The psychological need for understanding the world is joined by two other needs that underlie conspiracism—feeling safe, and belonging to social groups that affirm or encourage self-respect.
Rather than seeing God as decreeing disease, we’re better off recognizing how human beings affect the cosmos and, in turn, the divine.
How did supernatural beliefs allow societies to bond and spread?
Scientists and science communicators often believe that hearts and minds could be changed about complex scientific issues if only the public had access to more, and better, information. Yet evidence indicates that this is not the case.
Science demands proof for what it believes. But there is something that scientists believe without proof, and that cannot be proved: the central doctrine of science.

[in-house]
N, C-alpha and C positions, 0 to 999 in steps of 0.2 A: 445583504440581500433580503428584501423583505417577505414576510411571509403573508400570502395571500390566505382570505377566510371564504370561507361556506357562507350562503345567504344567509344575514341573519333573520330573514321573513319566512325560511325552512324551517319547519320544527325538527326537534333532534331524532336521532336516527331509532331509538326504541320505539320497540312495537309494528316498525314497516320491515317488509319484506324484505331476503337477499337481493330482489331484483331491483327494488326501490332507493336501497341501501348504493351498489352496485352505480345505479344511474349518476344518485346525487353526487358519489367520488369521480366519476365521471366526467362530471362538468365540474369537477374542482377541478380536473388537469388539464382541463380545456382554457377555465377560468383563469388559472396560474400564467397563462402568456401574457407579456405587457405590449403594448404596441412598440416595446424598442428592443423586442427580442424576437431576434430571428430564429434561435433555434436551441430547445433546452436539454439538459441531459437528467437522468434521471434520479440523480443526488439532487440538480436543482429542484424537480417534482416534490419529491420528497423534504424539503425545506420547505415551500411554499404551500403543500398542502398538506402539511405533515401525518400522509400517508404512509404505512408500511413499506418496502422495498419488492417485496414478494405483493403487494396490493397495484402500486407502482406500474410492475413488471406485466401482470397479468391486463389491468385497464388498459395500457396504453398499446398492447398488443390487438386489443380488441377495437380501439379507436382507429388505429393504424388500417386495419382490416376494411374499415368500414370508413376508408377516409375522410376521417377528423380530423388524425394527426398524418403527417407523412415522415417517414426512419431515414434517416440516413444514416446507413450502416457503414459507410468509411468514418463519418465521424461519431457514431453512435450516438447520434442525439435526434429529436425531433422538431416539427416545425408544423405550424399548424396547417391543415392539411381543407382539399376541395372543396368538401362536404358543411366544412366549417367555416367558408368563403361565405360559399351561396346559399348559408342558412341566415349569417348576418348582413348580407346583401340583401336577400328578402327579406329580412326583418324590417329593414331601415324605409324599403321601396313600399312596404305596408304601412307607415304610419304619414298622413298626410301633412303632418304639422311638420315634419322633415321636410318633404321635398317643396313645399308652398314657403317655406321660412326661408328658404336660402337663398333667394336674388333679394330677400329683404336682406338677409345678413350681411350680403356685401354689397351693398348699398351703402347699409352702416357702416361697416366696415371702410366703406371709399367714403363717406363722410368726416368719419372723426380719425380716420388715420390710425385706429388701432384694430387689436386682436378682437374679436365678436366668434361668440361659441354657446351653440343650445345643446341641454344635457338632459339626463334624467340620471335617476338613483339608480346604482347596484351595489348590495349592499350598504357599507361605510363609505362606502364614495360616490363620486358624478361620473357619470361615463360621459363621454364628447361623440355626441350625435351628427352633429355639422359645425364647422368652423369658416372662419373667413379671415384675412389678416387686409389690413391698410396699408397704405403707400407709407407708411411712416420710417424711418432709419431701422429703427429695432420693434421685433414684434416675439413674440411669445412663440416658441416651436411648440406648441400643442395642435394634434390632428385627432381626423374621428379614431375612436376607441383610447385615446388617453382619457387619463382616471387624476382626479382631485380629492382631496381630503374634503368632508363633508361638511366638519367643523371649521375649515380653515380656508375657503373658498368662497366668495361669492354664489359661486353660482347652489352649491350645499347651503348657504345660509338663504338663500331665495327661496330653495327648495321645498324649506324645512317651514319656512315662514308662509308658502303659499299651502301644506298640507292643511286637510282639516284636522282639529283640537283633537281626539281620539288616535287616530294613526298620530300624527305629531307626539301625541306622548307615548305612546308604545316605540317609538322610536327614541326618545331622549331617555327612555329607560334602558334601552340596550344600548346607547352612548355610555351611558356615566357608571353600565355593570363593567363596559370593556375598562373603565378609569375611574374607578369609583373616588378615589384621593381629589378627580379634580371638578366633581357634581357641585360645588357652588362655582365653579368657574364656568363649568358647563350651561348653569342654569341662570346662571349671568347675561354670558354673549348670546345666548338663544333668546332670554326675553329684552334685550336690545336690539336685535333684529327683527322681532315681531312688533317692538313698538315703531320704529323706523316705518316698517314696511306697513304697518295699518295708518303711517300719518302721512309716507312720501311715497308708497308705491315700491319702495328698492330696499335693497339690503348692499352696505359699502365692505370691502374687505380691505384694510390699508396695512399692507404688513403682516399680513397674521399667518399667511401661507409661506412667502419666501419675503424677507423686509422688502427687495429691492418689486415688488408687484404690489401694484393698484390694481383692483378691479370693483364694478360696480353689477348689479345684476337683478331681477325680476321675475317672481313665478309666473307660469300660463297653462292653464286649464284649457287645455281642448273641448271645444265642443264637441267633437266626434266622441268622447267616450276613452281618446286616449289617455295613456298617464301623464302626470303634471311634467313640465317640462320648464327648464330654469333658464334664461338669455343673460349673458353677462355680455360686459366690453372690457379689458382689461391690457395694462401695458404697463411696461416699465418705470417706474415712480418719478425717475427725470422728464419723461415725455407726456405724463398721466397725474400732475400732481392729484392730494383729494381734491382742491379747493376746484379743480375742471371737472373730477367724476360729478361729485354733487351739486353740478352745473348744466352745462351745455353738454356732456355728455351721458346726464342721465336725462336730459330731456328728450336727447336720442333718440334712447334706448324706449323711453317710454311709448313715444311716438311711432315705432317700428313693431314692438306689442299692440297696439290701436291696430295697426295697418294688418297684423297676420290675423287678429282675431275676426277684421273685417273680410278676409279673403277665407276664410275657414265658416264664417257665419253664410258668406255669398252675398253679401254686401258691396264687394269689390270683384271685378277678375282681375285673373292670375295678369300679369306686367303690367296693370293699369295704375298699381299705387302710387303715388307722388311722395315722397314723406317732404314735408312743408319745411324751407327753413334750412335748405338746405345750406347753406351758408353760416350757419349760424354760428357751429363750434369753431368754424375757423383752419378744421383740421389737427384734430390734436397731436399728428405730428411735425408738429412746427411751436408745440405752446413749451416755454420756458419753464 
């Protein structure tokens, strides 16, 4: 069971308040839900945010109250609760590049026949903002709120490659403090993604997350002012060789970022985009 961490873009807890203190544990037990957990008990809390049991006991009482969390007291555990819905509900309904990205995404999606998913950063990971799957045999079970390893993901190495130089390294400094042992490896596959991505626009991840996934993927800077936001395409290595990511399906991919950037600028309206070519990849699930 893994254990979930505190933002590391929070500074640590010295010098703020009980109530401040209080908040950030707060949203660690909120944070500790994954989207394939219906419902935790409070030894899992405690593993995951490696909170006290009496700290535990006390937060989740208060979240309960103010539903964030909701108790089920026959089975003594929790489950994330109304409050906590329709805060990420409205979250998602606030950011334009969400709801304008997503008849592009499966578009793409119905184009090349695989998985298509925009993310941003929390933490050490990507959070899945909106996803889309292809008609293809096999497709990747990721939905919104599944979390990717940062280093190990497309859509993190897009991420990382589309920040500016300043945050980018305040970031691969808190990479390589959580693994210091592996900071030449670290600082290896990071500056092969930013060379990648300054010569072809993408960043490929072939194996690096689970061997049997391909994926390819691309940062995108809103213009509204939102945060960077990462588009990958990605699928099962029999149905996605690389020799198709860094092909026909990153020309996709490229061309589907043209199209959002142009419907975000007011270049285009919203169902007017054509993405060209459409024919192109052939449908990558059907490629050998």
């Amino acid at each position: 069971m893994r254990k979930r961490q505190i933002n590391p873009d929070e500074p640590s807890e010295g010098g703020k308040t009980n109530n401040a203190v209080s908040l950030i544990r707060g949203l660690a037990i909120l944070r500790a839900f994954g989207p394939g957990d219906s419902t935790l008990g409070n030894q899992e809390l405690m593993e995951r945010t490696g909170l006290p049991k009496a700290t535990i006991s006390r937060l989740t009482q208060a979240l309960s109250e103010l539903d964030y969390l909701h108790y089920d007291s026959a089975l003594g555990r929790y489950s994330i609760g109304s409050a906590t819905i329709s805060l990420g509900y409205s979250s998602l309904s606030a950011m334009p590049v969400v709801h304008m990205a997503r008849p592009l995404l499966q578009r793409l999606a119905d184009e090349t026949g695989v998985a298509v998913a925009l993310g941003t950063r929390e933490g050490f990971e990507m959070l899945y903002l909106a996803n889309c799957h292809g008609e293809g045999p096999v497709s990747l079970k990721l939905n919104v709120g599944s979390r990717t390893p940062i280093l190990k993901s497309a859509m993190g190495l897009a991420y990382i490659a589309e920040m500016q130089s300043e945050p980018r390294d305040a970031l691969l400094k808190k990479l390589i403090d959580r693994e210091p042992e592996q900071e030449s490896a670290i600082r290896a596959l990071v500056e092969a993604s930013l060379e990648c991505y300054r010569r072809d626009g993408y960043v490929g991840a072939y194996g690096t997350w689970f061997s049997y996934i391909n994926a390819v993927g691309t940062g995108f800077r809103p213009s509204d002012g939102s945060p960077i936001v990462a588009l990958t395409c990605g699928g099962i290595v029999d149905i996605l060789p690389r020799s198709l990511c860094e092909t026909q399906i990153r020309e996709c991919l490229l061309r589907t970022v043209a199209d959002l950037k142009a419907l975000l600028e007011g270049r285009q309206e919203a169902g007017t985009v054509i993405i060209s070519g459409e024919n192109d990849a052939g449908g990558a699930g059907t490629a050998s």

As a scientist, it takes years of training and failing, and occasionally succeeding, to become comfortable with knowing that some day you might be proven wrong. How different that looks through the lens of faith!
Einstein’s Judaism wasn’t “unified” — neither is ours.
Not only has science advanced by leaps and bounds since we were in college in the 70’s, but some of the things we learned as scientific “fact” are no longer “facts” at all.
Searching for a theory of everything is certainly important. But seeking a closer relationship with God beats it hands-down.
Jonathan Morgan and Connor Wood discuss their new research about religion, cognitive styles, and intuition.